Helping Your Loved One Downsize To Move To Aged Care

Published: February 22, 2021
Helping Your Loved One Downsize To Move To Aged Care

For most seniors, moving from the family home to an aged care facility is emotional and involves significant downsizing. Reducing your possessions is challenging enough for anyone, but it can be that much tougher when it comes from necessity rather than choice.

Helping Your Loved One Downsize To Move To Aged Care, the downsizing process can feel very sad as they leave behind belongings and cherished memories. Letting go of the familiar and recognising the many years behind them.

Helping Your Loved One Downsize To Move To Aged Care

For the families, this is also a difficult time as they support their loved one emotionally and through the time-consuming packing and purging process. You may need to be a little generous with your own time and storage space, at least in the short term.

Find empathy and kindness.

First, do your best to appreciate how hard this move is for your loved one.  Not only are they leaving behind their home, their neighbourhood, memories and belongings, but also letting go of their independence and adjusting to the realities this stage of life brings.

Have realistic expectations of time.

Helping Your Loved One Downsize To Move To Aged Care

If you were moving to a new house yourself, packing might be done in a matter of days. However, in this situation, packing may take that much longer. Deliberating about what to keep, what to do with the things they can’t bring with them and who to trust to make sure the belongings are managed according to their wishes can add time. Your loved one may want to relive every memory an item evokes and tell stories you have heard many times before. The best thing you can do is allocate more time than you ever imagined, and it is less likely our patience will wear thin.

Plan for their new space.

Many aged care homes provide a move-in checklist which outlines the space and the belongings you can bring. The checklist is a useful guide for establishing a realistic view of what possessions can be accommodated and what furniture will fit when making those decisions.

Help create a structure for their belongings.

Encourage your loved one to sort their belongings into five piles. To give to family, to donate, to toss, to keep and undecided. Many family members feel good giving to family, and this pile provides them with that opportunity. Others get a great deal of satisfaction knowing their belongings go to charity to help someone else in need.  Having an undecided pile can take the pressure off having to make decisions immediately.  While this may take longer – prioritising compassion over getting the job over and done with is an act of kindness.

Protect valuable items.

Valuable items are often misplaced in a move and even more so in these types of situations.  Ensure there is a safe place for any important paperwork, jewellery and precious items, keys of any nature and sentimental heirlooms.  Sometimes, your loved one may not even realise they are tossing items of value or significance among the emotional experience.  In this case, you may want to stash away belongings you think they will regret disposing of even if they don’t see the need – you can always review it at a later stage.

Don’t criticise.

Now isn’t the time to ask why they have held on to individual belongings for so long or at all. Many of elderly have been through depressions and wars where goods were not in high supply. Being critical of your loved one’s possessions or choices is likely to make the process more unpleasant and upsetting for all involved. The aim is to show support for your loved one’s move in whatever way you can.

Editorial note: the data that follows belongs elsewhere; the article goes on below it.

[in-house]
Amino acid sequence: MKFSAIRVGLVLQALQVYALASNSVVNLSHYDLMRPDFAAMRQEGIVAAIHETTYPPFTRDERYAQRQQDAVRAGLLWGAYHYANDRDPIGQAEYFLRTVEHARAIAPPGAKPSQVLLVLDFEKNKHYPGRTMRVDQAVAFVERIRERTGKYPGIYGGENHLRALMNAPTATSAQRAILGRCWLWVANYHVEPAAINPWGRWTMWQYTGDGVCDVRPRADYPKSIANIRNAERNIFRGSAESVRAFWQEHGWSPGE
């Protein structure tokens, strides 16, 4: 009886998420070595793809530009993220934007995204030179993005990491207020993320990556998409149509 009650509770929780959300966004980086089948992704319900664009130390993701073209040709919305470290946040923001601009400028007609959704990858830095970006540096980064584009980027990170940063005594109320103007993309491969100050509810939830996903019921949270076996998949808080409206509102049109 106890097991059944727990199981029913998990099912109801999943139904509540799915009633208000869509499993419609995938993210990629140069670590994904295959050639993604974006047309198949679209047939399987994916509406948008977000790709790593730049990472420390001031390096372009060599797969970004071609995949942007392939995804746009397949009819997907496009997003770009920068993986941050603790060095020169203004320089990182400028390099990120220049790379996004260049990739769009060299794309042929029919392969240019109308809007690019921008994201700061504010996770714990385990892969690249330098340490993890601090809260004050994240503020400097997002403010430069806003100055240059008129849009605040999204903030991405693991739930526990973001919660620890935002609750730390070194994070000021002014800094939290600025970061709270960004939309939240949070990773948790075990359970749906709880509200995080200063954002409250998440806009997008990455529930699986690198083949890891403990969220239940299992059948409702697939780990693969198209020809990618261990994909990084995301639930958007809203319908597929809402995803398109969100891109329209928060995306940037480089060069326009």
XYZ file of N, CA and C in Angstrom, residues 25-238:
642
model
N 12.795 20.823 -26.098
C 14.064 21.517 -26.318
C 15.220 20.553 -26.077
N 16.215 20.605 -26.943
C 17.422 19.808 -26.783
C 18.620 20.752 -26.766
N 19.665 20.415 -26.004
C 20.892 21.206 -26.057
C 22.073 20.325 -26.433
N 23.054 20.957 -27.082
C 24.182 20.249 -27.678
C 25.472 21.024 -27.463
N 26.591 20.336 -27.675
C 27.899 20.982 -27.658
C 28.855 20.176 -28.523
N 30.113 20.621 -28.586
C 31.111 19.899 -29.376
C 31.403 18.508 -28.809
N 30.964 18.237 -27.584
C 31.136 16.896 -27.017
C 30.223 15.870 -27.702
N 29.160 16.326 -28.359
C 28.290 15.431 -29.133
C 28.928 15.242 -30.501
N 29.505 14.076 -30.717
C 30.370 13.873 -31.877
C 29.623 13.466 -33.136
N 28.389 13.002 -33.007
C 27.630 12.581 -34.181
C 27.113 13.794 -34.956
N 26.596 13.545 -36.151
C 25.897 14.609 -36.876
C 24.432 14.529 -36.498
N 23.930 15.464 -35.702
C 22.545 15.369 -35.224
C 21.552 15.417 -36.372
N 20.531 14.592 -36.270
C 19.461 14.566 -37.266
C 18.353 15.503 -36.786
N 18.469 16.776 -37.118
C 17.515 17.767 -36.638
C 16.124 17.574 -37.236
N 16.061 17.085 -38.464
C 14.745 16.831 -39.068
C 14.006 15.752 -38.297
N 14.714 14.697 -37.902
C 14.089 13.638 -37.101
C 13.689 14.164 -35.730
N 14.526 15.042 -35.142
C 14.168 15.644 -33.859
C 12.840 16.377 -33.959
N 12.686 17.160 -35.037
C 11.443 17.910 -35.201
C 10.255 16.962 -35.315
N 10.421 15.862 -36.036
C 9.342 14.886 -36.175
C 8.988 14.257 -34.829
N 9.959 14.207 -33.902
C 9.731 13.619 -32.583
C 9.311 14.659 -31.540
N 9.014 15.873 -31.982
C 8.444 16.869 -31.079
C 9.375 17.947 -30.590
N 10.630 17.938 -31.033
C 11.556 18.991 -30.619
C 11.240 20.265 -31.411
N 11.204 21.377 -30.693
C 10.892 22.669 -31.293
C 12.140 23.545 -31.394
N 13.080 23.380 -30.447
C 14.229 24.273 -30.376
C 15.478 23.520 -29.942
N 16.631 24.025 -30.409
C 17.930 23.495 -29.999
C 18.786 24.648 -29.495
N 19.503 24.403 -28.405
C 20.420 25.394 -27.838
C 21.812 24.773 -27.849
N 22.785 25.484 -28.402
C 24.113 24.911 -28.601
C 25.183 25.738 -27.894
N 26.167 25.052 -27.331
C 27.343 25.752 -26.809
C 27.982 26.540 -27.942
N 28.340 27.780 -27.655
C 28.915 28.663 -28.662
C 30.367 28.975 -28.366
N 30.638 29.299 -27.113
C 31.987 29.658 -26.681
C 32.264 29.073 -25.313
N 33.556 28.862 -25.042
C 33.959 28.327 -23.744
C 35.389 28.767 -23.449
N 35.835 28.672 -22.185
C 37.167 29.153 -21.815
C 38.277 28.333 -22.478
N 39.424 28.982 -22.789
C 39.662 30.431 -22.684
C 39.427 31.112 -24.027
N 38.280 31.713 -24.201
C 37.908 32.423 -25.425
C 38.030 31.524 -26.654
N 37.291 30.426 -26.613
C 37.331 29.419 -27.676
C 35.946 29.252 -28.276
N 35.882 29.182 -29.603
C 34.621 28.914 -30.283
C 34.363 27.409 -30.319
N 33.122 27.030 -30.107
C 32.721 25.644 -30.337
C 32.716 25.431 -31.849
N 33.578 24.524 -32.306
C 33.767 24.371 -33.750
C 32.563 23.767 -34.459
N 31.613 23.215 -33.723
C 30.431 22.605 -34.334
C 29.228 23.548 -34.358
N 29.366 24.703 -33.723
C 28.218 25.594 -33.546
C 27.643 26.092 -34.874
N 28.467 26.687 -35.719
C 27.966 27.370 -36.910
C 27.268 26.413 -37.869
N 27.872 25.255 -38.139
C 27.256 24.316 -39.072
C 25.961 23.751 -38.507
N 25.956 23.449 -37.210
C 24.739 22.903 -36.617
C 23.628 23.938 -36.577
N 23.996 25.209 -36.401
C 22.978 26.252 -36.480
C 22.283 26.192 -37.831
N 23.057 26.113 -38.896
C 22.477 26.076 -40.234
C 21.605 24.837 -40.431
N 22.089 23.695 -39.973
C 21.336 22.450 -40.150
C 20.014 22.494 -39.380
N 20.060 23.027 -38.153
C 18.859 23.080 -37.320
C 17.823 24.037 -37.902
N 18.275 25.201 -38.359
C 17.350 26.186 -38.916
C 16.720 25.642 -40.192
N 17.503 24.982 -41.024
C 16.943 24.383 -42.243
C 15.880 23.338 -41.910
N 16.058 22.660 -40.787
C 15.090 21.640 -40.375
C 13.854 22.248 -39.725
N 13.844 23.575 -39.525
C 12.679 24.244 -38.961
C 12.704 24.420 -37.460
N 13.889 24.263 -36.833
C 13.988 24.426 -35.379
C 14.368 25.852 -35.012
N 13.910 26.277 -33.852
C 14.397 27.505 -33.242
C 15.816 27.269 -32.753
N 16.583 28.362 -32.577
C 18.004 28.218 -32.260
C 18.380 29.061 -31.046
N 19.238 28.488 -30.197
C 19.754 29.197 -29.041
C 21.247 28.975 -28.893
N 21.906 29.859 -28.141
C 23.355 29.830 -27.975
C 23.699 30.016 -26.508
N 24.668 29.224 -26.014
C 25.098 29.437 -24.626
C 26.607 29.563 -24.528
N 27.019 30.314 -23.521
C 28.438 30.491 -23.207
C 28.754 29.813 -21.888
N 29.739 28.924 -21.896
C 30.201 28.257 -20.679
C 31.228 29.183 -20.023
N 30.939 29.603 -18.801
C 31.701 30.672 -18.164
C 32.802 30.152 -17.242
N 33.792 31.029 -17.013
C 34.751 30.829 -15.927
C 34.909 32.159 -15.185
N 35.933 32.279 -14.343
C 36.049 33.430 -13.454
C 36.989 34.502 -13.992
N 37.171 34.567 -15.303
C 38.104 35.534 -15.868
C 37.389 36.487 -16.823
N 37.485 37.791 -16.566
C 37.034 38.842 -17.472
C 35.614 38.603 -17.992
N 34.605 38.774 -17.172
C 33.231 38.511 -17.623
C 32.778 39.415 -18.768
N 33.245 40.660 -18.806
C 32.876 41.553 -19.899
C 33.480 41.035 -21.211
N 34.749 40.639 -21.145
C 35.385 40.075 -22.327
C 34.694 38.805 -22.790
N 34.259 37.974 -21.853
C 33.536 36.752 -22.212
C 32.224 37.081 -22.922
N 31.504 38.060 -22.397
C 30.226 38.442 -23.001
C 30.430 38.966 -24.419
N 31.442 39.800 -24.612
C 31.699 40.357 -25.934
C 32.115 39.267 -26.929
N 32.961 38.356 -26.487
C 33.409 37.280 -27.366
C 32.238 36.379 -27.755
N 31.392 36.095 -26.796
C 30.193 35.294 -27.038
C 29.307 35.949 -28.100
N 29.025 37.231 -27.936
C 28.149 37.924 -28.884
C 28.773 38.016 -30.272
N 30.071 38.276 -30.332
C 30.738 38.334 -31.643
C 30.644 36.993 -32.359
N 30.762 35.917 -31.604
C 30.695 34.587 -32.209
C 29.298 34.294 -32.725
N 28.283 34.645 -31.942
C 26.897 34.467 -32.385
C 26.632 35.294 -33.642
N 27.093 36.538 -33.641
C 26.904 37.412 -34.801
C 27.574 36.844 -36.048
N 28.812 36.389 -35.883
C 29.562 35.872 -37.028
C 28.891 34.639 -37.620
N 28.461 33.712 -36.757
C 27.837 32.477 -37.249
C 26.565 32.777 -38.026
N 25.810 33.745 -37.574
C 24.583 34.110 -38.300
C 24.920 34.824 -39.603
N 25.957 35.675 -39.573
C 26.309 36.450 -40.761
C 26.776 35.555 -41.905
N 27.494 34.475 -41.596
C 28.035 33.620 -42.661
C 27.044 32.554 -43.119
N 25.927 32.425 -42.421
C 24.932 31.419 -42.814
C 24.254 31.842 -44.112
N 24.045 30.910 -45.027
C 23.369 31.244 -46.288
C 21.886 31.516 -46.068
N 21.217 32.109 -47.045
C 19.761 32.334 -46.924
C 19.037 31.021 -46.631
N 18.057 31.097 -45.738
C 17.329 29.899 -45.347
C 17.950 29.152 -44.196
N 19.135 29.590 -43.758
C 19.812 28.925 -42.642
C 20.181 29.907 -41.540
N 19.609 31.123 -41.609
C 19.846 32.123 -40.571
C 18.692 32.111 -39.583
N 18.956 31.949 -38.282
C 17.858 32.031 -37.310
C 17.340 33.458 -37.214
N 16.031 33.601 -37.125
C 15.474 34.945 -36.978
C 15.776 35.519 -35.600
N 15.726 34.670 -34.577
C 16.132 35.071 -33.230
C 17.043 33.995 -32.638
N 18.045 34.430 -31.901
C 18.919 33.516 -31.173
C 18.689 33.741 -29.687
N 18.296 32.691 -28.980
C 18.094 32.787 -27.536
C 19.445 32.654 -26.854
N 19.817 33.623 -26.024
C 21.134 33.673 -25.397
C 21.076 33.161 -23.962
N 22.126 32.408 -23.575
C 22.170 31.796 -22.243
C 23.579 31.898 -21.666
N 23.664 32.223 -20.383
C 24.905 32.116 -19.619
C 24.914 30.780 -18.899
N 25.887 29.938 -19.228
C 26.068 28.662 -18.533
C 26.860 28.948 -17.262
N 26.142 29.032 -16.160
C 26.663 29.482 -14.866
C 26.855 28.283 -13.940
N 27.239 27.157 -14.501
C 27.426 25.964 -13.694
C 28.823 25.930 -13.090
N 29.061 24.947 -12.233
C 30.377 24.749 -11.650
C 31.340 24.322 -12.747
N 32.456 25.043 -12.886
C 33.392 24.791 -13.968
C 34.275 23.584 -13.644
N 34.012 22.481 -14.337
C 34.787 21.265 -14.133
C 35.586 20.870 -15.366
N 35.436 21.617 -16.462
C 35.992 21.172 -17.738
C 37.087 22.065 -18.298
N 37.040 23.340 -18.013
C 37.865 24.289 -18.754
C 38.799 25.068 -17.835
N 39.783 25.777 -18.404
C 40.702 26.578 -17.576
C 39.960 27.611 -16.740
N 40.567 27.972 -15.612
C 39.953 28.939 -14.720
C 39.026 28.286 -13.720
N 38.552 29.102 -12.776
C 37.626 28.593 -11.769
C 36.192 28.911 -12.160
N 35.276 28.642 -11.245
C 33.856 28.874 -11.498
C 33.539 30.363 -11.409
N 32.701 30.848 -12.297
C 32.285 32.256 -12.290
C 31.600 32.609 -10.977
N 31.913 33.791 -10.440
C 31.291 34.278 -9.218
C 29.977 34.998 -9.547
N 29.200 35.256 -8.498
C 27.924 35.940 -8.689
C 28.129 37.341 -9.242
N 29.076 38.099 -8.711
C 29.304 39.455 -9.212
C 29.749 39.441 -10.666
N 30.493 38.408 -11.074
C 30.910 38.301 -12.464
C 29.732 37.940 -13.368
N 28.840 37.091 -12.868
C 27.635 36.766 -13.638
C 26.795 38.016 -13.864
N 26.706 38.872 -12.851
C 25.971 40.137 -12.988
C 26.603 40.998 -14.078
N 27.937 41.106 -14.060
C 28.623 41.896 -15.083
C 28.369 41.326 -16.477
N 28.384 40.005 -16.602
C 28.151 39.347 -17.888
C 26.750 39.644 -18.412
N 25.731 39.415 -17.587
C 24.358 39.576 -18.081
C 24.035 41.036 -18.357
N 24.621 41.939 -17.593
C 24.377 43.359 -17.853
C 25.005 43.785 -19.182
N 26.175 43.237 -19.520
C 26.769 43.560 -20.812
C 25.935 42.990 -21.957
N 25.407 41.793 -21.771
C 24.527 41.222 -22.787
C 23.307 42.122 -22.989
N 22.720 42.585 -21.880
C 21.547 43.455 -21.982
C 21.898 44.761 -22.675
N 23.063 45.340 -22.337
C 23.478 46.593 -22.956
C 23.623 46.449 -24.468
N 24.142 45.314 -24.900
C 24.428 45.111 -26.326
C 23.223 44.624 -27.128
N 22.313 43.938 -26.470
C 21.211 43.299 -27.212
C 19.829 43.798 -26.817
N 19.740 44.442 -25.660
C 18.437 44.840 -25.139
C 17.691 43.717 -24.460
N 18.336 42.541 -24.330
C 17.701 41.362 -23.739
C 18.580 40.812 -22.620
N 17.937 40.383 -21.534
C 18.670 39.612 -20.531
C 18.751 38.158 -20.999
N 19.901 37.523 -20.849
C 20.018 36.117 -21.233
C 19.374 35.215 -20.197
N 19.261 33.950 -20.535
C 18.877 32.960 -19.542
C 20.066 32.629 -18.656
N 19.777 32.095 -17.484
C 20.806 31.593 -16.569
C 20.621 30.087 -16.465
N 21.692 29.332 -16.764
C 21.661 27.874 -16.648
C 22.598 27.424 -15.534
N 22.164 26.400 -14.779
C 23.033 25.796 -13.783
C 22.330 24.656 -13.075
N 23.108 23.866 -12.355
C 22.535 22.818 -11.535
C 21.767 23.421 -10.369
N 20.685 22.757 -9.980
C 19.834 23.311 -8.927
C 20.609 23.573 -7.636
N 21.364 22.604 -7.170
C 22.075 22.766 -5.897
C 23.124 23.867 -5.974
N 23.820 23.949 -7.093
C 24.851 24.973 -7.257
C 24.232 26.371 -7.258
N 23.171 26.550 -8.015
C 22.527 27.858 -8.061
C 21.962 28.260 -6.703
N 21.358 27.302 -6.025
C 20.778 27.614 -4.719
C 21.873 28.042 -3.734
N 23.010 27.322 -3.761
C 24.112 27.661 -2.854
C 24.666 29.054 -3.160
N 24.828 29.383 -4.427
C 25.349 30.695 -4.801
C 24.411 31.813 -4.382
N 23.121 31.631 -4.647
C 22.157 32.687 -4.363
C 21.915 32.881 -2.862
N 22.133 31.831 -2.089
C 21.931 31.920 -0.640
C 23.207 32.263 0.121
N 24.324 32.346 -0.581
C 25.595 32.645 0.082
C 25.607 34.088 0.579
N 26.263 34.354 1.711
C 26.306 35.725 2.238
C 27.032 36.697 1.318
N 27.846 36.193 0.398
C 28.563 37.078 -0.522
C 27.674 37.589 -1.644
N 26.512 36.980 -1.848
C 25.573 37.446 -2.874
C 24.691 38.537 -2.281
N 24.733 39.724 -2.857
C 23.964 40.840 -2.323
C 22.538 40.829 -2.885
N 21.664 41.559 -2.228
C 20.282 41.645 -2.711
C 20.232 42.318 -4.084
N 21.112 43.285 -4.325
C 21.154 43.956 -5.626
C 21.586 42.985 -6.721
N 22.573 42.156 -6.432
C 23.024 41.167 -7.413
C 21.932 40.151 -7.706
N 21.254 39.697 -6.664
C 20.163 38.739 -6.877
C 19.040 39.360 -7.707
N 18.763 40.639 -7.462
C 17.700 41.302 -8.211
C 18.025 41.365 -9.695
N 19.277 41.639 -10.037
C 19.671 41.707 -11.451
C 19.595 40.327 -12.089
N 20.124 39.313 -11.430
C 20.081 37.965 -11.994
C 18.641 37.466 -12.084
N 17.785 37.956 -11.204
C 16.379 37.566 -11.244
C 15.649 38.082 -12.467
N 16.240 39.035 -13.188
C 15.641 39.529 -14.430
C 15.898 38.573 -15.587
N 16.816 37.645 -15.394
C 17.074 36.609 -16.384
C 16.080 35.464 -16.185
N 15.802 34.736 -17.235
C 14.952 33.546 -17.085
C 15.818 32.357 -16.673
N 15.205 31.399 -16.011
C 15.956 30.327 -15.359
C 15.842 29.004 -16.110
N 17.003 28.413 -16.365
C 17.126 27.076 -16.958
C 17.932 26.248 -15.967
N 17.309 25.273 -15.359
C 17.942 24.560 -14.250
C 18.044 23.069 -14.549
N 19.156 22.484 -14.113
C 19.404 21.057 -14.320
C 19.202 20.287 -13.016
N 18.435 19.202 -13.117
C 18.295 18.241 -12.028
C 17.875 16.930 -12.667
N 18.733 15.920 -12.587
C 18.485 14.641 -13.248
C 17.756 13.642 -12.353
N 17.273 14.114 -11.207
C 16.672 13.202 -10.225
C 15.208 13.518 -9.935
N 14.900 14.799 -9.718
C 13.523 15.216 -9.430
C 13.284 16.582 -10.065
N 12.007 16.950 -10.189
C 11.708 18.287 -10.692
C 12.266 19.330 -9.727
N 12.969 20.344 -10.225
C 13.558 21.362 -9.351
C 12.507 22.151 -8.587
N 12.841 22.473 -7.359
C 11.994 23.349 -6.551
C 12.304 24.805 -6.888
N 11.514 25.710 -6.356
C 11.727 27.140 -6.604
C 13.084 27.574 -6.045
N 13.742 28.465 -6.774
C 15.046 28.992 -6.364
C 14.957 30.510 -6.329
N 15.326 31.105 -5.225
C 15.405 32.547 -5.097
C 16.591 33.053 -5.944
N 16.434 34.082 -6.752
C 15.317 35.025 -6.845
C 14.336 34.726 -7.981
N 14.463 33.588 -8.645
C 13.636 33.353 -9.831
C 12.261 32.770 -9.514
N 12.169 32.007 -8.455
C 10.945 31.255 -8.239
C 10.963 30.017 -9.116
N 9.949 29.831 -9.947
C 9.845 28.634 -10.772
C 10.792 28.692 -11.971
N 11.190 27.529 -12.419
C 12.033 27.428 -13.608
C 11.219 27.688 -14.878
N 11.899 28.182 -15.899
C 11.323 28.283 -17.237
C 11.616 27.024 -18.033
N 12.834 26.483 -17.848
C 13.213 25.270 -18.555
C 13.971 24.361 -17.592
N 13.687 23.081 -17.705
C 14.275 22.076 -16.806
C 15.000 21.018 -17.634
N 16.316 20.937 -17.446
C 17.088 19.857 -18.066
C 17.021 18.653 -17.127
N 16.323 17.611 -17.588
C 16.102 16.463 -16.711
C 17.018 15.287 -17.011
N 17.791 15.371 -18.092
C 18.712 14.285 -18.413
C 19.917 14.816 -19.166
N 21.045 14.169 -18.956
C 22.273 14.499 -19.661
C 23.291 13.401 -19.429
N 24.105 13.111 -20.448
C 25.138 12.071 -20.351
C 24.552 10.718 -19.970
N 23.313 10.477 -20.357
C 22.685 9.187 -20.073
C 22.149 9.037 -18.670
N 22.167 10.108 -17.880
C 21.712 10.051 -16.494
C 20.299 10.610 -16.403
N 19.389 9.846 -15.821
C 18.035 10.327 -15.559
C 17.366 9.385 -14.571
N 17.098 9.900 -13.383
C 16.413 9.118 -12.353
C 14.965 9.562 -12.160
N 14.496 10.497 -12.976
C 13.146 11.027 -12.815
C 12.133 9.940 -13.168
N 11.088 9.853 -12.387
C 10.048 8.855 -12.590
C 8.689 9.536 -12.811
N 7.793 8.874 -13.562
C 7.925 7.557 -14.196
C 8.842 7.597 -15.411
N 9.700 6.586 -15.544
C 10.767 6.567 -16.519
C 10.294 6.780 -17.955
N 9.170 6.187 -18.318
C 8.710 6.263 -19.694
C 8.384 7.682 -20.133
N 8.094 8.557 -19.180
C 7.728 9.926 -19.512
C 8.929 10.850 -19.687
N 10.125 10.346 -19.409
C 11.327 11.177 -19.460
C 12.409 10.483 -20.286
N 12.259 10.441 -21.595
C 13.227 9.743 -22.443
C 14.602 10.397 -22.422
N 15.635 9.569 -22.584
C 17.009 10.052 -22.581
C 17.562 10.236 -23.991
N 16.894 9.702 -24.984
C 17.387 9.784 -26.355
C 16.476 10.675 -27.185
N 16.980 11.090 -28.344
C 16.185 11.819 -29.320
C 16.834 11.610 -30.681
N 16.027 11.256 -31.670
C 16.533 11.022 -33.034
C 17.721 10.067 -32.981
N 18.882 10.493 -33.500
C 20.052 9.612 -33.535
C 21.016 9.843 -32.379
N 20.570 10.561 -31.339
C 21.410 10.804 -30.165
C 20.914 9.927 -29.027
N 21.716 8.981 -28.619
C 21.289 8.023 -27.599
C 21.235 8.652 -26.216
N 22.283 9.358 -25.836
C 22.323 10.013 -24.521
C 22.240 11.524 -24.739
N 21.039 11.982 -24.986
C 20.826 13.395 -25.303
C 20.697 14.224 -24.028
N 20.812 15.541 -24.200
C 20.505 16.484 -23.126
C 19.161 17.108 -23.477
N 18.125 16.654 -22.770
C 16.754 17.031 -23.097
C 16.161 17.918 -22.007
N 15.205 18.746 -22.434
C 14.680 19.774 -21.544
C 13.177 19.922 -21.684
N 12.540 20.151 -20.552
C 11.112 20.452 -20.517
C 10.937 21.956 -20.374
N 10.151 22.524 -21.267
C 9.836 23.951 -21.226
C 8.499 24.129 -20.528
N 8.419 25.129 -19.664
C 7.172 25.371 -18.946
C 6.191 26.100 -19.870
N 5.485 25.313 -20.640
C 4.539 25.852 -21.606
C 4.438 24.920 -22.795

Avoid adding to the sentimentality.

While you will be dealing with your feelings of grief and sadness, don’t make it harder on your loved ones. If certain items hold emotional value for you, try and seek your parents’ permission to take them home. You don’t have to hide your feelings about the situation, but do your best to cope with grief and anxiety discreetly on your own—at least until the move is behind you all.

Avoid bickering with siblings.

The last thing your loved one needs is siblings fighting over possessions of bringing up old family wounds. If family members are going to be assisting with the move simultaneously, agree in advance the roles and responsibilities and how you will deal with family conflict.  It may be beneficial to hire a Move Manager who helps seniors downsize in preparation for retirement or aged care living. A neutral third party can provide advice and ensure your loved one feels safe and supported during the process.

Emphasise the positive.

As important as it is to acknowledge that this is a difficult time for your loved one, it is also essential to highlight the positives that are to come.  Remind them they have a new life waiting for them with less housework, meals prepared, additional friends nearby, added safety and security plus opportunities for new hobbies and group experiences.  Display brochures or photos of their new home as visual reminders that the move isn’t the end of the road but a transition.  Keeping some positive perspective to help balance the sadness is going to make the process easier. 

While moving is hard enough at the best of times, your understanding and patience will help make all the difference in supporting your loved ones downsizing decisions.

Care360 is Australia’s first independent aged care search service helping you find the right aged care home for your loved one. Care360 helps reduce the stress of finding aged care by putting all the information you need at your fingertips with their personalised Quality of Care Report. 

Enter a few details, and we will provide a comprehensive, independent report showing the top aged care homes matched to your requirements. Find out more here

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